STATES OF JERSEY
SATURDAY, 9th MAY 2020
COMMUNICATIONS BY THE PRESIDING OFFICER
1.1Welcome to His Excellency the Lieutenant Governor
1.3Formal ceremony broadcast
2.The Connétable of St. Helier will make a statement on the occasion of the 75th Anniversary of the liberation of the Island
2.1Connétable A.S. Crowcroft of St. Helier:
The Roll was called and the Dean led the Assembly in Prayer.
I would like to begin by welcoming His Excellency the Lieutenant Governor to the Chamber for this special sitting this morning to mark the 75th anniversary of the liberation of Jersey by enemy occupying forces. [Approbation]
I would also welcome everyone listening to this sitting over the radio and online on this important day for all Islanders. This sitting takes place in unusual circumstances and although I am in the States Chamber, as usual, as is His Excellency and the Connétable of St. Helier and the Dean, all other Members are participating remotely over the internet. We have become accustomed to conducting sittings in this way over the last few weeks and it has been successful but we are all, I am sure, looking forward to the time when the Assembly can meet together in this Chamber in the usual way.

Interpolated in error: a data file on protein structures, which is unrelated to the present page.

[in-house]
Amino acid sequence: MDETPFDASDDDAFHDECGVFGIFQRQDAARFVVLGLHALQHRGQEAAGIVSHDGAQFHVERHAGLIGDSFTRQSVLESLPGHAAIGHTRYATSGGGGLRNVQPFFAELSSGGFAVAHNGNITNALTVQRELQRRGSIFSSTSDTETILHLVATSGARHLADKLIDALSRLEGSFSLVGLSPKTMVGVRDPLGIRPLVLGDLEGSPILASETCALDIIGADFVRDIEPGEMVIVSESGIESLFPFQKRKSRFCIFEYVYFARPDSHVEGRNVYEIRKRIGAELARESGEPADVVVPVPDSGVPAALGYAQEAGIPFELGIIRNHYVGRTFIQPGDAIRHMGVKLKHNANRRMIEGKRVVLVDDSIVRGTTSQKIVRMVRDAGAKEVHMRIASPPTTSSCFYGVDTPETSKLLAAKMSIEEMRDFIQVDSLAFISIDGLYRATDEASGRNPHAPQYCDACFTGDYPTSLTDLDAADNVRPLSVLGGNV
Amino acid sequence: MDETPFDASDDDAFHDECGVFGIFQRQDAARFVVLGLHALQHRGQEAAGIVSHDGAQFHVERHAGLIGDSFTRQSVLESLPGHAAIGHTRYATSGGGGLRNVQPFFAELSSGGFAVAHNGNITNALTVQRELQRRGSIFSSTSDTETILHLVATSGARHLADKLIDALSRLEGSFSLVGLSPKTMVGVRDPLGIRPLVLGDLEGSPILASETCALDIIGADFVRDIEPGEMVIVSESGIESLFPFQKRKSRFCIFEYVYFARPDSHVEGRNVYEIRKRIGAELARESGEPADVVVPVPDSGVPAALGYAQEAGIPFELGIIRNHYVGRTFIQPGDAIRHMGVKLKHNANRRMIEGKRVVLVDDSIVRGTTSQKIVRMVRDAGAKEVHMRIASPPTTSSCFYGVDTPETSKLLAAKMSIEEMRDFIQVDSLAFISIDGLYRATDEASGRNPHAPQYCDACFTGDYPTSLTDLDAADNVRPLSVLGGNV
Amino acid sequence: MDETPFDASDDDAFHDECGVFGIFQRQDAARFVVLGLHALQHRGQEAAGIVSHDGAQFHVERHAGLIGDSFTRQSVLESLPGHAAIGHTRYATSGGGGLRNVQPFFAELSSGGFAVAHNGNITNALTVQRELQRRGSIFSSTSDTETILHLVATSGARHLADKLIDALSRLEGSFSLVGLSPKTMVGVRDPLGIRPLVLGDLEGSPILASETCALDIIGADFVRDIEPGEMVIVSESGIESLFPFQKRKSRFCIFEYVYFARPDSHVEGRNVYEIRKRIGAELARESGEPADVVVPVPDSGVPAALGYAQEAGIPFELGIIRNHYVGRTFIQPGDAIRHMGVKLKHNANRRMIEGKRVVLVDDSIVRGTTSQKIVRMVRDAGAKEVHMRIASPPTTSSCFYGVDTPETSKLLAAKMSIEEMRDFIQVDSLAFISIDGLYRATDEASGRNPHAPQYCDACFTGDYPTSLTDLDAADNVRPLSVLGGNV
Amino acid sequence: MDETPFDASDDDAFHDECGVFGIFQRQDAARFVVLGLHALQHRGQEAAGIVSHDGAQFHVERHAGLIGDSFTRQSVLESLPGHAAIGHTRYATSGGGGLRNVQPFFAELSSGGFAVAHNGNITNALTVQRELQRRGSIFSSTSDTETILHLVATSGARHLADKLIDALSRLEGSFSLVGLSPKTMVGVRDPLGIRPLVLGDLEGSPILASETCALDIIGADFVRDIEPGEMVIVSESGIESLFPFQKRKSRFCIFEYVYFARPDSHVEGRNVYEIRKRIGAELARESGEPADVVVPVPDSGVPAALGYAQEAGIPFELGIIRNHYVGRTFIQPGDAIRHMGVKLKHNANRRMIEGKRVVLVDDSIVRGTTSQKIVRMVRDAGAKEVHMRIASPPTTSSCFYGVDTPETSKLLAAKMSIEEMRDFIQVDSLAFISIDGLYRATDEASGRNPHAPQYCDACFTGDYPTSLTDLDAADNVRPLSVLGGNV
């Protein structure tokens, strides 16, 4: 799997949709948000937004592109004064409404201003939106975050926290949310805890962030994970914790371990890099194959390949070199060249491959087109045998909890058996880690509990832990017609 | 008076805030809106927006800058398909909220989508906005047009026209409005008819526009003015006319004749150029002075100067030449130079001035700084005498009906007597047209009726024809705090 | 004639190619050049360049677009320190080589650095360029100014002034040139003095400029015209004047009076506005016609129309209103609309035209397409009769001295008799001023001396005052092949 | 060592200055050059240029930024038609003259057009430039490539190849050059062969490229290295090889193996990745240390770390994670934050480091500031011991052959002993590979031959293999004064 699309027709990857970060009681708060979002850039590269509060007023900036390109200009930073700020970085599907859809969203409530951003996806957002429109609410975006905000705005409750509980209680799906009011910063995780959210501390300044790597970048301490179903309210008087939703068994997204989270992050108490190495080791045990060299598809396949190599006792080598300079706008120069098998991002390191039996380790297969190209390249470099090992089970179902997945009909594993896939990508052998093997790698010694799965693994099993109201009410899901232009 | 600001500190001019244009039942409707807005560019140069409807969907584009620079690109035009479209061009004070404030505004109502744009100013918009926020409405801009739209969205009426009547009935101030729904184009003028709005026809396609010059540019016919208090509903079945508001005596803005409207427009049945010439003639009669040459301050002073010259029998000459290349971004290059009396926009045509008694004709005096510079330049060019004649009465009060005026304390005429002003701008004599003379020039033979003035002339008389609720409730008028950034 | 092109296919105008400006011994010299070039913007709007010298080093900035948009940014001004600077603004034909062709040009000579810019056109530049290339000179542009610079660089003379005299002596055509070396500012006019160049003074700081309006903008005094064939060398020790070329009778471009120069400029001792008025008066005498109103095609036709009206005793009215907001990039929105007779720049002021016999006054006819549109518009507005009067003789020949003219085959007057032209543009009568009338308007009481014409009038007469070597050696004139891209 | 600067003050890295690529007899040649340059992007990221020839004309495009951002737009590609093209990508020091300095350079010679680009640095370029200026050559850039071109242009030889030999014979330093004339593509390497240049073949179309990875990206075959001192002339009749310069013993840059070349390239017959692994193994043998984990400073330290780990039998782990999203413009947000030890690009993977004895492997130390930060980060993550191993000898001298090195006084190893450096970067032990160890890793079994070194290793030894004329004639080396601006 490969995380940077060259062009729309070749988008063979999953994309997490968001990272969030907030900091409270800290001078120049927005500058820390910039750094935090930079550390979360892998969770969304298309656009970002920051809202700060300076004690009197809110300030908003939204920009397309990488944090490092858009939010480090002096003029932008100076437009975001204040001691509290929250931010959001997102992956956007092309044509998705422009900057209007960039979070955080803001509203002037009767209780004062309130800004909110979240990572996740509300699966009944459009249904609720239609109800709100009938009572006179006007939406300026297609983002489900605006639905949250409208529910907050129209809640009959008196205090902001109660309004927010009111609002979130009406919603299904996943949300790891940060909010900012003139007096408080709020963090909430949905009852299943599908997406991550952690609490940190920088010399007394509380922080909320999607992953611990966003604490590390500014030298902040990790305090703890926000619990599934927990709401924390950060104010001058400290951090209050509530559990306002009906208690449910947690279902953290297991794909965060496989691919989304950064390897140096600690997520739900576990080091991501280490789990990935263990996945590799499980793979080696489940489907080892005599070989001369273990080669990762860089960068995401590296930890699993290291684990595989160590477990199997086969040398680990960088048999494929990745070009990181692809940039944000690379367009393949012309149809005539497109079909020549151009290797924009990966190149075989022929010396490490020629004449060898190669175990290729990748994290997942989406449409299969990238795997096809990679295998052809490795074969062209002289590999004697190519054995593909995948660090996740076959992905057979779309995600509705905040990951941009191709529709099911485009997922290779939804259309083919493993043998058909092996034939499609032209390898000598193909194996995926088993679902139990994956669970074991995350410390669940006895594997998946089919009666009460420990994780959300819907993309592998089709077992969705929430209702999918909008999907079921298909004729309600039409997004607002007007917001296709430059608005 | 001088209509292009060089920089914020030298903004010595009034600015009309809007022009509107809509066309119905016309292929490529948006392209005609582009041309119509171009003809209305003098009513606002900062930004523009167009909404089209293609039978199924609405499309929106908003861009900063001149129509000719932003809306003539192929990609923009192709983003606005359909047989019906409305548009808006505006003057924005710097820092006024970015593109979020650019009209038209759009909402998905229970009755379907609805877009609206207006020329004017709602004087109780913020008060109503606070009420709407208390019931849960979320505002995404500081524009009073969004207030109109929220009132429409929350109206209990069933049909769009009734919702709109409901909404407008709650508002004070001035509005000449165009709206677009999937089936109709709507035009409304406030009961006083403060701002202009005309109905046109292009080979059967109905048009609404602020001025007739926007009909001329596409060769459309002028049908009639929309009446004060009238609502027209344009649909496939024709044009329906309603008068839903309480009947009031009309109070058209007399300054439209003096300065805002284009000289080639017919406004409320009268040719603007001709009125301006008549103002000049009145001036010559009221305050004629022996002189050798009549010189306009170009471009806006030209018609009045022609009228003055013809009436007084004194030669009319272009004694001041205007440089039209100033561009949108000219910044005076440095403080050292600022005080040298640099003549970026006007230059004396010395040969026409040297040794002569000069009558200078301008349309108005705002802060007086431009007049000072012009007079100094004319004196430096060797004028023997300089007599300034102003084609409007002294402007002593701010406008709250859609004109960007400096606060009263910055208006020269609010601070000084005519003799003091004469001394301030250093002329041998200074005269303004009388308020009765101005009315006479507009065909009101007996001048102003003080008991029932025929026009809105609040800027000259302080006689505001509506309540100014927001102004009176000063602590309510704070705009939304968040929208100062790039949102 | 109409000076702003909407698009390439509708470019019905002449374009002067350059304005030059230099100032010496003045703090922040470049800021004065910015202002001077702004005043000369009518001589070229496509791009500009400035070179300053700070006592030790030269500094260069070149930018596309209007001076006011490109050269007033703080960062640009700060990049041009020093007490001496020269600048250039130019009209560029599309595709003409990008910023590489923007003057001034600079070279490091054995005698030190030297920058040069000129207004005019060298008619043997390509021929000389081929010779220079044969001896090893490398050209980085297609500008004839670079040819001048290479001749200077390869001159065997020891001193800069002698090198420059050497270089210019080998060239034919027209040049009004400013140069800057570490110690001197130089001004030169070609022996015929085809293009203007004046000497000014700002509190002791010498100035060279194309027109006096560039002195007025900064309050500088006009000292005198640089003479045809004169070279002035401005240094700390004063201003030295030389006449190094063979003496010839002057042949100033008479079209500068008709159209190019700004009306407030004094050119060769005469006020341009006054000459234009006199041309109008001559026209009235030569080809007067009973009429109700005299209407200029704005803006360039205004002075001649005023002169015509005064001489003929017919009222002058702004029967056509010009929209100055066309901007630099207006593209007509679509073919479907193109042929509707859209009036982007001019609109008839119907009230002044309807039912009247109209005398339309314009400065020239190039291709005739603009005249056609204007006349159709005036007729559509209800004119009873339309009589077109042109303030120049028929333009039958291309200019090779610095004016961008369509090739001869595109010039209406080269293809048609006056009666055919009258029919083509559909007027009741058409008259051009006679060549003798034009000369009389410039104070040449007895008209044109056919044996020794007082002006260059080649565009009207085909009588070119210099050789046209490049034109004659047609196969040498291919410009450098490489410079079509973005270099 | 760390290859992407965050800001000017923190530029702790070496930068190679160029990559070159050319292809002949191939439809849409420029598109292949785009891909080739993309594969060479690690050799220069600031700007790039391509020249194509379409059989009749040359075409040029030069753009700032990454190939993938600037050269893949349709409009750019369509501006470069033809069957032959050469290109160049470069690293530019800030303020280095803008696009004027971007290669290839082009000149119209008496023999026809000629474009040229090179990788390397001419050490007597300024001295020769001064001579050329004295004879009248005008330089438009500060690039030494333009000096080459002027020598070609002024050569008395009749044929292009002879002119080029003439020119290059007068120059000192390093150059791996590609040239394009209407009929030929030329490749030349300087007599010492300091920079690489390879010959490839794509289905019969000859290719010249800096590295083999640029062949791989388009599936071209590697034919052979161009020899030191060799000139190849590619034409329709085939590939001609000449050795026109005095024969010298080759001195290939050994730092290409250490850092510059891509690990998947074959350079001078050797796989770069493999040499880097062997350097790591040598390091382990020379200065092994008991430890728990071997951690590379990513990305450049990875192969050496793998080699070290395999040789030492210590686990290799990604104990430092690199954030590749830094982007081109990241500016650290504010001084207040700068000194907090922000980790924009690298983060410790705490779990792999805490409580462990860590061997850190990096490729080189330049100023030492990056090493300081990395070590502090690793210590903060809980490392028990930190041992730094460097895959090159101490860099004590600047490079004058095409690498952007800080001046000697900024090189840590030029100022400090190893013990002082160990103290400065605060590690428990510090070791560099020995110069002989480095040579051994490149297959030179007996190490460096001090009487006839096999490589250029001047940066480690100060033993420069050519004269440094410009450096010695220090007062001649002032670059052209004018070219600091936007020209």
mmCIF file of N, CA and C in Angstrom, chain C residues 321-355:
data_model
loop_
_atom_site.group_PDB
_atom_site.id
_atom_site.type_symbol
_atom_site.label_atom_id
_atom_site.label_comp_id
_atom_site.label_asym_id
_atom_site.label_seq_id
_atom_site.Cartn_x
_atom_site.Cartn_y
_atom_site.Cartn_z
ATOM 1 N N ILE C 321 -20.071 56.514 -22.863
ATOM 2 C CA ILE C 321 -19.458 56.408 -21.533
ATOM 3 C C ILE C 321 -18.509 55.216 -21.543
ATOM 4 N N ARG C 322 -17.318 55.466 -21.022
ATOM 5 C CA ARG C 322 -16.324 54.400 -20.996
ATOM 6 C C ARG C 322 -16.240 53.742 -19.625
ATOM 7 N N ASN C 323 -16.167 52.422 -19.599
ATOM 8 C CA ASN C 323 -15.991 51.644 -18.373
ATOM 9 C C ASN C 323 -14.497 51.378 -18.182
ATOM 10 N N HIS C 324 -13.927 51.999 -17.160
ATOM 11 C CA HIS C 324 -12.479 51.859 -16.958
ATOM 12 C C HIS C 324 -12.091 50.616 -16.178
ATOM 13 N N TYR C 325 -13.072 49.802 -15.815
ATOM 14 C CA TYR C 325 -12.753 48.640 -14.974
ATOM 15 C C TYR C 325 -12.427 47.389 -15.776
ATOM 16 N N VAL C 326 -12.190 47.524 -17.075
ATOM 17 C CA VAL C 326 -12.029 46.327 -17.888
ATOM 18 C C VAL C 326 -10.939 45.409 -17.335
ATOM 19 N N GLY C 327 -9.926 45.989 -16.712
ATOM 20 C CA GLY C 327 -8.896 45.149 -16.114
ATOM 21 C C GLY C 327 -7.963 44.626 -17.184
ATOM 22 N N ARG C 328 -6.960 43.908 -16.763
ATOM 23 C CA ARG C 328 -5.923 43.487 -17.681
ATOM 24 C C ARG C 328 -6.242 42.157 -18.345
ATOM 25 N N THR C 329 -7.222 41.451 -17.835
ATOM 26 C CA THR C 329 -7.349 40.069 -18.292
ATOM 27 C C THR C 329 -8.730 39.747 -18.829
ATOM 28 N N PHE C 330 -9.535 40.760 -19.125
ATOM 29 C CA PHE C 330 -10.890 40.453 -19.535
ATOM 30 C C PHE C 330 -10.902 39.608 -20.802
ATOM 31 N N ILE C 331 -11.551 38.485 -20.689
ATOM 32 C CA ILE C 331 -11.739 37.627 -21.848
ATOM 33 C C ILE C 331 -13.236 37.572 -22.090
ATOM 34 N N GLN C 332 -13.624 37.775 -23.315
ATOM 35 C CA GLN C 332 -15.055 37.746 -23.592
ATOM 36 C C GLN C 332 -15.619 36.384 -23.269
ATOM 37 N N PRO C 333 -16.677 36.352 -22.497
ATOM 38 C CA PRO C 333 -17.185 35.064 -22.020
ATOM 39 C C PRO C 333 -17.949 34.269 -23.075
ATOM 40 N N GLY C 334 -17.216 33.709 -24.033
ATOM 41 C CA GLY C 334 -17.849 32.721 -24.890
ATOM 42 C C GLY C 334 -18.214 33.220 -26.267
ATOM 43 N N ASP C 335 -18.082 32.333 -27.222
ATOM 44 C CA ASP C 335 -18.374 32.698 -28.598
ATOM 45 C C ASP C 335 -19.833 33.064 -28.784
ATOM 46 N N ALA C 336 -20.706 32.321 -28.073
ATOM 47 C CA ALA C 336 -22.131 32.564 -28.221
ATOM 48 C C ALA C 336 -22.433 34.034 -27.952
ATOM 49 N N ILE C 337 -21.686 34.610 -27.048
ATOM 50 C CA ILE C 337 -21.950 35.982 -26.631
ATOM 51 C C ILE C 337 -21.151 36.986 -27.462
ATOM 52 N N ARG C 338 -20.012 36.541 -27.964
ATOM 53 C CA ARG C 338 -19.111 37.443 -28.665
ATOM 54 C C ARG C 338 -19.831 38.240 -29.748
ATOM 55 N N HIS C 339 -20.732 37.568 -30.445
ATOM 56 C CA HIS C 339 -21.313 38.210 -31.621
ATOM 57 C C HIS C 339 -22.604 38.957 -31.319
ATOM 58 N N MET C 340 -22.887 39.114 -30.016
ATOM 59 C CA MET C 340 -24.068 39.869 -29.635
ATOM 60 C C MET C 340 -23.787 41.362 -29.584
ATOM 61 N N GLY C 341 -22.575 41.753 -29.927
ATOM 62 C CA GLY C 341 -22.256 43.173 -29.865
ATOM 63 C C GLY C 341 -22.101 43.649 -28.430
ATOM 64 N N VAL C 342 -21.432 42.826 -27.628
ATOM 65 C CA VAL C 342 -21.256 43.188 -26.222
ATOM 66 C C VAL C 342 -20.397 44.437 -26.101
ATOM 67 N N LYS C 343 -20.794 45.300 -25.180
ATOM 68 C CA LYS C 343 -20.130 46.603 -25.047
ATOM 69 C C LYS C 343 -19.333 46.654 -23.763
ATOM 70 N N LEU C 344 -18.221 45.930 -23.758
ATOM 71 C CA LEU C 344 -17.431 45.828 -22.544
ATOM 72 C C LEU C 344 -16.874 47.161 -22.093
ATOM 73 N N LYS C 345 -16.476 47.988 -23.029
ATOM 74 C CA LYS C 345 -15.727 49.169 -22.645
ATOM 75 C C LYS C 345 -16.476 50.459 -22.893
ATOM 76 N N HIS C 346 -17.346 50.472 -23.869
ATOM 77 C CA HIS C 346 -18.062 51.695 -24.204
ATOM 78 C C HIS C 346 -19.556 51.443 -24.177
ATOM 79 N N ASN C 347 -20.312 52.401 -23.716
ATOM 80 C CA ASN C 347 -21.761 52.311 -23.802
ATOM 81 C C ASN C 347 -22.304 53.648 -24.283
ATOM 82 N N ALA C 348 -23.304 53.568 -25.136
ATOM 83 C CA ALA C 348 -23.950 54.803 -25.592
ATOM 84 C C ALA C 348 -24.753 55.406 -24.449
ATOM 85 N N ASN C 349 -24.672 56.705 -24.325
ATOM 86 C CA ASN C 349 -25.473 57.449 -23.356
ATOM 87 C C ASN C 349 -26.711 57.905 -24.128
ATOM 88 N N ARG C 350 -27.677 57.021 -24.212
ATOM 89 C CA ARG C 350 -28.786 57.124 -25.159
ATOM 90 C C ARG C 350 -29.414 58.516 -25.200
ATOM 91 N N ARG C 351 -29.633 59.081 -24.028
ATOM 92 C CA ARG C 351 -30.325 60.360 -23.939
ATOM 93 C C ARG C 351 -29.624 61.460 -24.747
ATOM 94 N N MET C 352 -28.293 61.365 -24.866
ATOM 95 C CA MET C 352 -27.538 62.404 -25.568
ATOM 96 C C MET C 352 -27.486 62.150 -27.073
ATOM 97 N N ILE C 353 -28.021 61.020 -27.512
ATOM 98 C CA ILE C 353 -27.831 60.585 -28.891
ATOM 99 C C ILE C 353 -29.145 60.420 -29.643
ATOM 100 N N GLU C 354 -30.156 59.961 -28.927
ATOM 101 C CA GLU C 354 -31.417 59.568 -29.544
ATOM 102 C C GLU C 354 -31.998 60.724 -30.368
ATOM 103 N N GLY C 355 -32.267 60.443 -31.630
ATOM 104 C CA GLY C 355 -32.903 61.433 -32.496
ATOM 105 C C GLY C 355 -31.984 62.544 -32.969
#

Following the sitting, the traditional formal ceremony usually held in Liberation Square will be broadcast at 11.30 a.m. this morning. It can be followed on BBC Radio Jersey or it can be viewed through the Liberation75 Facebook page or YouTube pages. My chambers have distributed DVDs through the Parishes so, hopefully, those without internet can see the celebrations as well. I warmly encourage anyone who can to follow the ceremony. It contains many of the elements of a traditional Jersey Liberation Day. I now call upon the Connétable of St. Helier to deliver the Liberation Day address.